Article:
Regardless of how connected to or deracinated from theory and geo-politics, the film is relevant precisely in its propulsion - its contemporaneity is in its kinetic ferocity; it is as well-made, as exciting, and dynamically unstoppable as any film ever before made. This may prove a false prediction, but possibly only the new Star Wars, and the new Bond, will make more money this year at the Box Office.

Thursday, 14 May 2015


Jen Calleja (pictured) was born in Shoreham-By-Sea, West Sussex, and lives in London. She is a writer, literary translator from German, reviewer and editor of Anglo-German arts journal Verfreundungseffekt.

Her short fiction and poetry have been published by The Quietus and Structo, in many independent publications, as well as released on record and played on BBC radio. She was runner-up finalist of Brighton Festival's inaugural Peacock Poetry Prize in 2011. She also plays in the bands Sauna Youth, Feature and Monotony. This poem is from her short-listed collection.

extract from she is that which I are
I come to an isolated factory. Disused, with a distorted structure. I remembered night shifts stirring, stirring, making checks and kicking back for naps. I’d eat – from the pots with a long spoon – the melting components. I couldn’t afford the canteen lunch. It was a story my friend enjoyed telling, the way only he can. It popped up in a graphic novel, green and brown and grey, and though I never felt that way, it really is what happened. The story became a screenplay, then came the movie with a slew of reviews which shared the same specific line misquoted, that became a rally slogan, or nothing at all.

poem copyright the author, 2015


To celebrate the tenth birthday of Eyewear Blog - a major literary milestone in British poetry history perhaps (or not) - its spin-off sister, Eyewear Publishing is offering a £110 poetry prize for the best ten line poem using imagery in relation to eyewear, vision, opthamology, or something to do with monocles, glasses, glass eyes, eye patches, or optomosterists, including eye charts... and those tests that put a puff of air into your eye - ouch! Just email the poems as word docs within BEFORE MONDAY MAY 25TH to EYEWEAR TENTH BIRTHDAY POETRY PRIZE to info at eyewearpublishing dot com. Please share and retweet peeps!

Wednesday, 13 May 2015


Ten years is a long time for a blog these days - any days. It may even be past its due date, as it were - but somehow, like some old dog in a cowboy flick, this blog lingers in the dust, wise, weak, and somehow sadder than sad, but there's a decency just in its continued tail wags and whimpers. Eyewear, the blog, has a claim to have made history.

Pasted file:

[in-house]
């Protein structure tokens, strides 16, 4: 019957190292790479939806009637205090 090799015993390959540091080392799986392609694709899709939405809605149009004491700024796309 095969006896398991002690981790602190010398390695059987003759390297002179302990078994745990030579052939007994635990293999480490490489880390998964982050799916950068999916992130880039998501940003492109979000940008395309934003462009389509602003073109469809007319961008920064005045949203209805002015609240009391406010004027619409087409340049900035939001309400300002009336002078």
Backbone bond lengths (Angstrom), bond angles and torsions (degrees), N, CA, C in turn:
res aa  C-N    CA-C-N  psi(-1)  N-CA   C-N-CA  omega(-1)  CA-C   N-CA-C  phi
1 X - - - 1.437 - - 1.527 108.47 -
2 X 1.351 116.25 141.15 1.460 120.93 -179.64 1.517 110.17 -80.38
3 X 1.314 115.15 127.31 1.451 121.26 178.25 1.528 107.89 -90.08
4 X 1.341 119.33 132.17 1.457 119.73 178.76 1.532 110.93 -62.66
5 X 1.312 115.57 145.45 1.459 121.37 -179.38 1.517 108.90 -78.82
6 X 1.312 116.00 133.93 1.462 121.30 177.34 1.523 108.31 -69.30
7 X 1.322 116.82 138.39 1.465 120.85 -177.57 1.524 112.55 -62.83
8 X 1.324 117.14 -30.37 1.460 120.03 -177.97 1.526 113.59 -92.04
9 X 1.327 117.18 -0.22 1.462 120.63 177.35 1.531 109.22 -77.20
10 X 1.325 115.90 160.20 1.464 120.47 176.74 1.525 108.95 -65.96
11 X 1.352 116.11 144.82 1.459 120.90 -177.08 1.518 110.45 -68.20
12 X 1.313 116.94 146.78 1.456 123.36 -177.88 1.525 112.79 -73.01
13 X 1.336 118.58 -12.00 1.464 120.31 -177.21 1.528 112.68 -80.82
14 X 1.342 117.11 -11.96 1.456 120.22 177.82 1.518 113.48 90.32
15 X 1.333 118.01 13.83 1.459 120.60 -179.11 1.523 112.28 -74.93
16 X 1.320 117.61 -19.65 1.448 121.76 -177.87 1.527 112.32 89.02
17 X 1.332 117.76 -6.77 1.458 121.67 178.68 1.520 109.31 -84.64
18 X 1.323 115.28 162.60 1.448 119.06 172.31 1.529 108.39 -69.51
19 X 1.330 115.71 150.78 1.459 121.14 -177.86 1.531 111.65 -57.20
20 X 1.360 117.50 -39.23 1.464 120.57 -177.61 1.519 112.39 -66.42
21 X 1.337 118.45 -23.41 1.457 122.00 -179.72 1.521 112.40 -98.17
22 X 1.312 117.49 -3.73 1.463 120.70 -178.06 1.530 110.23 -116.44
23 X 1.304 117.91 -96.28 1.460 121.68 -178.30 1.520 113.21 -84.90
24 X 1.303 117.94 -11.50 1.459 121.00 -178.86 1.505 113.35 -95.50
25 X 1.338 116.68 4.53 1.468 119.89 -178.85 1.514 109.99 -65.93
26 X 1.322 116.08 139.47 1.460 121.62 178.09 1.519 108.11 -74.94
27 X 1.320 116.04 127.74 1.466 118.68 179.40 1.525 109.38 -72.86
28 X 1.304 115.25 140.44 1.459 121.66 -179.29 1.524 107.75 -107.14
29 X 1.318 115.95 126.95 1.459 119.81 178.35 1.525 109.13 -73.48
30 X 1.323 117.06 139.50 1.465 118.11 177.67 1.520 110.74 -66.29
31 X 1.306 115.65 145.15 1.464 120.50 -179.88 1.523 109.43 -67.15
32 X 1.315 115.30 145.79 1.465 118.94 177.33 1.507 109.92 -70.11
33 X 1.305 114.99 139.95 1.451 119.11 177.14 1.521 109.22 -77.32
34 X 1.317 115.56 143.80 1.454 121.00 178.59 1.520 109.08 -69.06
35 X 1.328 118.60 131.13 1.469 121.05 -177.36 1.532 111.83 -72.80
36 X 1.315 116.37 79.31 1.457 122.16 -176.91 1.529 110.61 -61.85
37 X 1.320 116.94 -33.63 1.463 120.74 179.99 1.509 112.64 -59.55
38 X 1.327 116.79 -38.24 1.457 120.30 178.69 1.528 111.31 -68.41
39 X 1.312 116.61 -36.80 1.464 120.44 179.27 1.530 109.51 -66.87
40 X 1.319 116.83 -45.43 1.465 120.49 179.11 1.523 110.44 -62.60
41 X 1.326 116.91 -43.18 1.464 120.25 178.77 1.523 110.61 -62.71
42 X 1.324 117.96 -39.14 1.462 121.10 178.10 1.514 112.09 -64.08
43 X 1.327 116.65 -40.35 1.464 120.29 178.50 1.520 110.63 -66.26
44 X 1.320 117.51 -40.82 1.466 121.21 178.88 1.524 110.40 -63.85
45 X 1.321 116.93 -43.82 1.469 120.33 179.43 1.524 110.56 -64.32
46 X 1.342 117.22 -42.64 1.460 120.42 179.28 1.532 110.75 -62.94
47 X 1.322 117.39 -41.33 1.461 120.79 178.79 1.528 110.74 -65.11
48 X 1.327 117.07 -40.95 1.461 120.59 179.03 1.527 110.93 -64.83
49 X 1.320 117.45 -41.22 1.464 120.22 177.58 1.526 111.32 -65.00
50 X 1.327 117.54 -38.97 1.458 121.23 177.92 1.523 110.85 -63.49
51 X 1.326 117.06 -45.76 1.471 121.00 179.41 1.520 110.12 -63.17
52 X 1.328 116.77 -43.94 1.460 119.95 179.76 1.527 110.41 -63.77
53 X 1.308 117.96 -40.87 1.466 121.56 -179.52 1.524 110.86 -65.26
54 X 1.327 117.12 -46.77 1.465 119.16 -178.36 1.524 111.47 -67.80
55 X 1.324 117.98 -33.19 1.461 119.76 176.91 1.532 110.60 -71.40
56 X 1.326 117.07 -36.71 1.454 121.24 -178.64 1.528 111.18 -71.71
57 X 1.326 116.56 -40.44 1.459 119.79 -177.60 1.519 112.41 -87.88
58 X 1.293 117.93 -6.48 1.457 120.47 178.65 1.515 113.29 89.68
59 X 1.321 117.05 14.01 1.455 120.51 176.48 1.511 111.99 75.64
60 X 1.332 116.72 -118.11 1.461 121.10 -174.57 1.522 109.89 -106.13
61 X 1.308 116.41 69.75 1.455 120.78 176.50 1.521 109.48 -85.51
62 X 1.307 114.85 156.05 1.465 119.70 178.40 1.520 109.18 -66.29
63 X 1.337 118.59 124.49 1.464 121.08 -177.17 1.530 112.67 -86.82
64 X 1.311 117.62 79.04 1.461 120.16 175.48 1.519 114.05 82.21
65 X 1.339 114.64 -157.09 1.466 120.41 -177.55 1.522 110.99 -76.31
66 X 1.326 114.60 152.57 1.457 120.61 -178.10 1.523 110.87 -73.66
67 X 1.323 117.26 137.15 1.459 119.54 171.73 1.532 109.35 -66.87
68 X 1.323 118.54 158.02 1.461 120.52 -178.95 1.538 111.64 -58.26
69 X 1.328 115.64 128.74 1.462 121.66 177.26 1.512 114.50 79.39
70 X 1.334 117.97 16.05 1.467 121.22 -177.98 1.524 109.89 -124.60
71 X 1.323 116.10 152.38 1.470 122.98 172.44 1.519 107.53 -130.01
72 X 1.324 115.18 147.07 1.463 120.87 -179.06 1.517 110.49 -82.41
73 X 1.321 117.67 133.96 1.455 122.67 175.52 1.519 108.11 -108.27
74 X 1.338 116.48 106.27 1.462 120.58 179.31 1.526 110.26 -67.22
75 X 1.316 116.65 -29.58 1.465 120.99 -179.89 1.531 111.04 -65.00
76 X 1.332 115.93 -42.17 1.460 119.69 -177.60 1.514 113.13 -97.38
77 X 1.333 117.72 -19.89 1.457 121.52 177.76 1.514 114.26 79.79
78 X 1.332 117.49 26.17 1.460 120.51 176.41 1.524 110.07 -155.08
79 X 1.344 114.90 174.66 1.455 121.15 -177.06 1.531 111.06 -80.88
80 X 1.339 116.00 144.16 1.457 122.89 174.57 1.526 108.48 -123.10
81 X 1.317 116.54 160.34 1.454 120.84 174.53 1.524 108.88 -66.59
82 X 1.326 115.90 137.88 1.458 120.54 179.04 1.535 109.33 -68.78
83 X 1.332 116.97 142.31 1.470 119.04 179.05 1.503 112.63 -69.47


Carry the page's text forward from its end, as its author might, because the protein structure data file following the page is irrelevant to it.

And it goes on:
It is probably one of, if not the, longest-running poetry blogs in the UK, and surely has the most number of recorded visitor hits (over two million), and a large number of posts (over 3,300) - an average of 330 a year. It is also British Library archived, and is still widely read - most weeks, a good post will get a few hundred readers - though we seldom get long chains of comments.

Eyewear has waded into most of the public and poetic and political controversies in the UK - and sometimes the USA or Canada - of the period 2005-2015. We've featured hundreds of guest reviews, guest poets, and guest essays. We have chosen hundreds of favourite songs, TV shows, films, AND books.  The aim has been to do something no one else ever really tried to do - a something that startled and confused many - and that was to run an editorially responsible blog as a kind of pseudo-glossy magazine - as if ENTERTAINMENT WEEKLY had fused with THE ECONOMIST - to see if a broader audience could be found for poetry, by more often placing it in the context of politics and entertainment (including celebrity and sporting issues), surely the two most popular topics (along with sex) on the digital map these days.We often affected the pompous tones of talking heads and pundits, lampooned voice and style, and explored the ambiguity of artifice and faux expression. There was satire here, and not just on April 1 each year. And we often attacked capitalist materialism and atheism and proposed a more aesthetic-deistic model instead.

Did we succeed? Hard to say.  Poetry is still often described as dying. The world still elects conservatives and right-wingers. Wars still rage. Inhumanity, cruelty and despotism still reign, and that's just in the poetry world...

It hasn't helped sales, either of Eyewear titles, or the editor Todd Swift's collections, that's for sure - most poetry titles still sell well shy of the 1,250 mark, whereas the blog gets read by over ten thousand a week. Again, that's the world we live in.